A new book charts 50 years of the transgressive Japanese photographer’s work
For over half a century, Japanese photographer Nobuyoshi Araki has devoted himself to plumbing the depths of that which is most intimate – the invisible, intangible spirit that animates our very flesh. In his hands, the erotic transcends the mere functionality of pornography and reveals the raw intensity of the emotional, physical, and psychological self that gives sex its power.
At 78, the prolific artist has published over 500 books, including his latest offering Araki: Impossible Love – Vintage Photographs, out today. Arranged chronologically, the book maps Araki’s oeuvre as it unfolds, transforming his photo diary into a visual autobiography of a singular, subversive life in art.
Impossible Love begins in 1965 with Theater of Love, a series of small black and white snapshots of public life which stand in contrast to private scenes of women in various states of undress. These quiet encounters are filled with an electric charge, a sensation of an artist discovering himself and the world at the same time.
As Impossible Love progresses, we see Araki’s life unfold, becoming a collective memory of Japan during the last decades of the millennium. With the 1971 self-publication of Sentimental Journey, selections from which are included here, Araki established himself as an artist unafraid to transgress the cultural strictures against the depiction of sex.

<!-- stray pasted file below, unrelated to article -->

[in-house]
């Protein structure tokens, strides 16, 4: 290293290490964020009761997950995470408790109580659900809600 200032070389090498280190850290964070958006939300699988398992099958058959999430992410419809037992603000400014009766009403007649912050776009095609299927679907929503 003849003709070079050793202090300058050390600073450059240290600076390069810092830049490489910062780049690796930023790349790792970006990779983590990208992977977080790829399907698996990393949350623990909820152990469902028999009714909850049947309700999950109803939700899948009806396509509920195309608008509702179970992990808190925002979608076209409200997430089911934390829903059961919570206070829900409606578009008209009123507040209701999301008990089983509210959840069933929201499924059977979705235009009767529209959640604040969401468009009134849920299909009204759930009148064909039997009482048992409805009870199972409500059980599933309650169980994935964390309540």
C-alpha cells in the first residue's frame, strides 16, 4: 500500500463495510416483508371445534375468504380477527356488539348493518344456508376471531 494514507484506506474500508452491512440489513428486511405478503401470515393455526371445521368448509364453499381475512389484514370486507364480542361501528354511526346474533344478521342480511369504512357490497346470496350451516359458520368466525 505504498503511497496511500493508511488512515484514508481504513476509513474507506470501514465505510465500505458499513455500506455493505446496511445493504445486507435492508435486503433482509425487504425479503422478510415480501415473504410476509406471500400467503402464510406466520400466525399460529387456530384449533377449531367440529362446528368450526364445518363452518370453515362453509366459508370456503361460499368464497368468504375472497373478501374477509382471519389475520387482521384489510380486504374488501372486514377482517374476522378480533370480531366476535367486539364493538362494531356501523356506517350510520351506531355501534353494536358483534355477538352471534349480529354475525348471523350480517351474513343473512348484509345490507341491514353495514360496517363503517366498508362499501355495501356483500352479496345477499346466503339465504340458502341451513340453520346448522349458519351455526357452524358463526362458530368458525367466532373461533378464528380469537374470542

By sharing images made while on honeymoon with his wife, Yoko Aoki, Araki confronted the pretenses of polite society with remarkable levity and grace, while simultaneously triggering an avalanche of emotions like desire and disgust, fascination and fear.
In Araki’s hands, the photograph becomes a vehicle to make sense of love, loss, and everything in between. Always in motion, even when he is at rest, Araki uses the camera to discover beauty and repose amid both sensational and mundane moments of life, always seeking new ways of seeing the world afresh.
With hundreds of thousands of photographs in his archive, Araki’s personal favourite may come as a surprise: the deathbed portraits of his father, his mother, and his wife, who appears in Impossible Love for the final time, in photographs made at her funeral in 1990. Here, Araki’s inquiry into the visceral nature of life reaches new heights, as we consider the possibility of the impossible: a love that death cannot part.